OECD Observer
The Friday fish
This week’s haul from behind the headlines at OECD.org

No 17: What's your personal data worth?; More IT skills please; Food innovation; Giving hope to France's jobless youth; Germany could bring in more immigrant workers 

What's your personal data worth?

Big data and mining personal data are all the rage for advertisers and social media, which suggests that much of the value of, say, Facebook is not Facebook itself but data that’s on it. This report takes an initial look at methodologies to measure and estimate the monetary value of personal data and looks at the challenges involved. Worth mining.

More IT skills please

It might seem odd to report that across the OECD the supply of higher education graduates from IT-related study fields has stagnated or even declined, especially as the Manpower Talent Shortage Survey 2012 puts IT positions at number 5 on the global list of top 10 jobs that employers are having difficulty filling. Yet shortages there are. See this blogpost from OECD Education Today.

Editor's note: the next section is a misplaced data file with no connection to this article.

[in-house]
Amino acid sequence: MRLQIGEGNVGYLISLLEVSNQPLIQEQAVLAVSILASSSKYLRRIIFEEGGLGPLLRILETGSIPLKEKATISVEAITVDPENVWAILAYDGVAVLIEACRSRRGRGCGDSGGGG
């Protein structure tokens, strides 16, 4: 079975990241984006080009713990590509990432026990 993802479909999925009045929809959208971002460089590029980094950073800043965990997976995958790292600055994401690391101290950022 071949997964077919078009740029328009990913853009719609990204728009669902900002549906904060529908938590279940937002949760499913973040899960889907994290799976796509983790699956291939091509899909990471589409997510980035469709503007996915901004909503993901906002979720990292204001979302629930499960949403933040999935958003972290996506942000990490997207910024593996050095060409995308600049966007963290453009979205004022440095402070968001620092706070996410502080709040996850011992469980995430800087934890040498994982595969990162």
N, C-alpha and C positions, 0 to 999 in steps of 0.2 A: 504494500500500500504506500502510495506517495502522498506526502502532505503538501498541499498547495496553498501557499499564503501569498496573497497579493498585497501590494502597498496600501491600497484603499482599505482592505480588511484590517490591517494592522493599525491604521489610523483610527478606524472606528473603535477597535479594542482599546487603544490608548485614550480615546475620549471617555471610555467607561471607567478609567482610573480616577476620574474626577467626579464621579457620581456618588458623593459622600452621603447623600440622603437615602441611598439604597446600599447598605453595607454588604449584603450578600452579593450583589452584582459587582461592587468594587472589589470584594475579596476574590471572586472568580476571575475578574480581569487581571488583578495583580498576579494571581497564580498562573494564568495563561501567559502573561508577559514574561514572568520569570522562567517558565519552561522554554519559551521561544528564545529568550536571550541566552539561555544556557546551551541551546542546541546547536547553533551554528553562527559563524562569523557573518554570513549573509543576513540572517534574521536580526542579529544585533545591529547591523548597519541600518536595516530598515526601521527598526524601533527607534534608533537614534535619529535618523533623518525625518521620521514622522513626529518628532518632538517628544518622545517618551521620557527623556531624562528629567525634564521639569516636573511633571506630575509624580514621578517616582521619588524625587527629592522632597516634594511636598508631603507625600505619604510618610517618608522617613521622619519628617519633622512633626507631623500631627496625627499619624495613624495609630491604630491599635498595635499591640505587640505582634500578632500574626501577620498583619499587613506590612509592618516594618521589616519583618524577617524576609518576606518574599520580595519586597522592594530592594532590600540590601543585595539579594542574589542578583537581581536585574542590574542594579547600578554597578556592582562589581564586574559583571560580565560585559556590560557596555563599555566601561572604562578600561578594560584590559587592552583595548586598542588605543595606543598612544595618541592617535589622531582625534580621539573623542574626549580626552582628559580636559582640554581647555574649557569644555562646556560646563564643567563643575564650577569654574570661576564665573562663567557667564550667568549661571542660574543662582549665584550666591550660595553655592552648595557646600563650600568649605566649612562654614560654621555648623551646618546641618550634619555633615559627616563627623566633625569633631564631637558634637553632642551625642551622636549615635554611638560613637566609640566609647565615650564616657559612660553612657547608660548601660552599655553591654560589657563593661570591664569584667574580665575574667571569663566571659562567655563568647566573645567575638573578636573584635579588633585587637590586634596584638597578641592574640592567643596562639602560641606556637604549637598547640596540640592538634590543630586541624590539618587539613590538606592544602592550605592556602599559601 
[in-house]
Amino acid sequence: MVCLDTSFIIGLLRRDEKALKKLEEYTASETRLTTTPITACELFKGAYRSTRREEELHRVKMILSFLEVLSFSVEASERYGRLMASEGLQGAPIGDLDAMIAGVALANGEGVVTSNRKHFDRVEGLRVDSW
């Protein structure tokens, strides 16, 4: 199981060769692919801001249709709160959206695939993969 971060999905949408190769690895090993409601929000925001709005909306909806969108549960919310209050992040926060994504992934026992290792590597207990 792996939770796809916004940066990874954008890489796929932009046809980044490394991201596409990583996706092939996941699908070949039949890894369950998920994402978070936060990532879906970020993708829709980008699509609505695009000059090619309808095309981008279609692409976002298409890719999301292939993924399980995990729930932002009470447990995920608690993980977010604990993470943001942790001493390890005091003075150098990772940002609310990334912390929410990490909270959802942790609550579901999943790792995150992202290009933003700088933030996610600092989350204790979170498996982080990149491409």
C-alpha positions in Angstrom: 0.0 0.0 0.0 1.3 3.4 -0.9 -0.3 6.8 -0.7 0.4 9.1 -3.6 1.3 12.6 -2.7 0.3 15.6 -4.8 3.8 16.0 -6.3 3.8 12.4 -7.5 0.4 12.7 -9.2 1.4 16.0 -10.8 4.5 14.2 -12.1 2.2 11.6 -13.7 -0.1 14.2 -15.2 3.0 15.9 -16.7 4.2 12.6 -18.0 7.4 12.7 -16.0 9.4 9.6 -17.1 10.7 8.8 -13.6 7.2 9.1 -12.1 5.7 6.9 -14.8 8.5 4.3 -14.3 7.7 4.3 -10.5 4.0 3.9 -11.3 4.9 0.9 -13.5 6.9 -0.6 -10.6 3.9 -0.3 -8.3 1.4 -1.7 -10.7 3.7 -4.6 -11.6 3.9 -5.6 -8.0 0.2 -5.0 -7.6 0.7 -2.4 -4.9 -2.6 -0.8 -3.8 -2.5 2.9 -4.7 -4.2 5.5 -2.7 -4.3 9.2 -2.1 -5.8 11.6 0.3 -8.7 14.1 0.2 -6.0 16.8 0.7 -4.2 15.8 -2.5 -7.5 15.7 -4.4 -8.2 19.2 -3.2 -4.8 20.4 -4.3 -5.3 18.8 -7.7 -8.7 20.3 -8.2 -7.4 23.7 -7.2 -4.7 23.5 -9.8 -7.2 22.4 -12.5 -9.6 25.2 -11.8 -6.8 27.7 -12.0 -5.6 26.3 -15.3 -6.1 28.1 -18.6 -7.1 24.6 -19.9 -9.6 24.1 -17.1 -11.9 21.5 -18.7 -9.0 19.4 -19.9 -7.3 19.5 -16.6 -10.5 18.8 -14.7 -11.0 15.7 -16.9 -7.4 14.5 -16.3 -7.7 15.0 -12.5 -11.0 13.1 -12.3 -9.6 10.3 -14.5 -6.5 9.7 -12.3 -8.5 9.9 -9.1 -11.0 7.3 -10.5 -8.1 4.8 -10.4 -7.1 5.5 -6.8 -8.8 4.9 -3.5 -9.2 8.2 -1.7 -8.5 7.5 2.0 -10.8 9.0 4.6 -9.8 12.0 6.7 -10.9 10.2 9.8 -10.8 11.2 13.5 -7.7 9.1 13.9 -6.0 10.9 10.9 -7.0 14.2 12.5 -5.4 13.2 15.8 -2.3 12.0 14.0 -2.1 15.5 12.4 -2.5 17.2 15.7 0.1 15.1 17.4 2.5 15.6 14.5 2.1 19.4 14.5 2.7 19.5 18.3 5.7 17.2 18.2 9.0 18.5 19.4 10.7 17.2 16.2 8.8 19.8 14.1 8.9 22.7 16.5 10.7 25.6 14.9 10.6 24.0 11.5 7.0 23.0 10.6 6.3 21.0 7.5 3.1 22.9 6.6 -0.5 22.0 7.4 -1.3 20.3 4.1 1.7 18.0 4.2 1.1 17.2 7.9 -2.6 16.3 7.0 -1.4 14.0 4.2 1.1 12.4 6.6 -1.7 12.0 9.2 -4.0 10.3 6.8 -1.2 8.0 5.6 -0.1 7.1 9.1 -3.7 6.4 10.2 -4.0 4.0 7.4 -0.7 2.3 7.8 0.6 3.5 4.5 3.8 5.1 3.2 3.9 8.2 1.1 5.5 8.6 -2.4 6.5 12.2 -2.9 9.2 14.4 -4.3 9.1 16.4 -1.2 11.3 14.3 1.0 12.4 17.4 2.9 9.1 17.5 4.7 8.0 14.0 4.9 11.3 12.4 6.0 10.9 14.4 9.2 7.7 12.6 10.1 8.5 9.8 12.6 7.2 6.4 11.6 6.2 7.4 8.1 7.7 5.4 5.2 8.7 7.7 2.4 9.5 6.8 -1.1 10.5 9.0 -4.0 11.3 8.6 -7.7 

Food innovation

Could innovation be the way forward in meeting rising demand for food and the effects of the likes of climate change? Ken Ash, the OECD’s director for Trade and Agriculture, says innovation does play a role. He outlines the issues in this short podcast.

Giving hope to France’s jobless youth

Unemployment among French youth has been around 16% or above for some three decades. Job opportunities are thin on the ground, and pessimism is rife. Typically, after several (often unpaid) internships, many young people, including highly qualified ones, simply quit the country to bring their talents to bear in the job markets of the UK, Ireland, the US and more, countries which are also in economic difficulty. What can be done in France to improve prospects for young people at home? This economic working paper suggests a few ways.

Germany could bring in more immigrant workers

Meanwhile, employers in Germany can recruit from abroad for any job requiring university-level qualifications, but many don’t do so because of insistence on German-language skills. There are also worries about reliablity. Efforts are being made to change this, but more could be done. This paper explains how.

The Friday fish #17 ©OECD Observer, 12 April 2013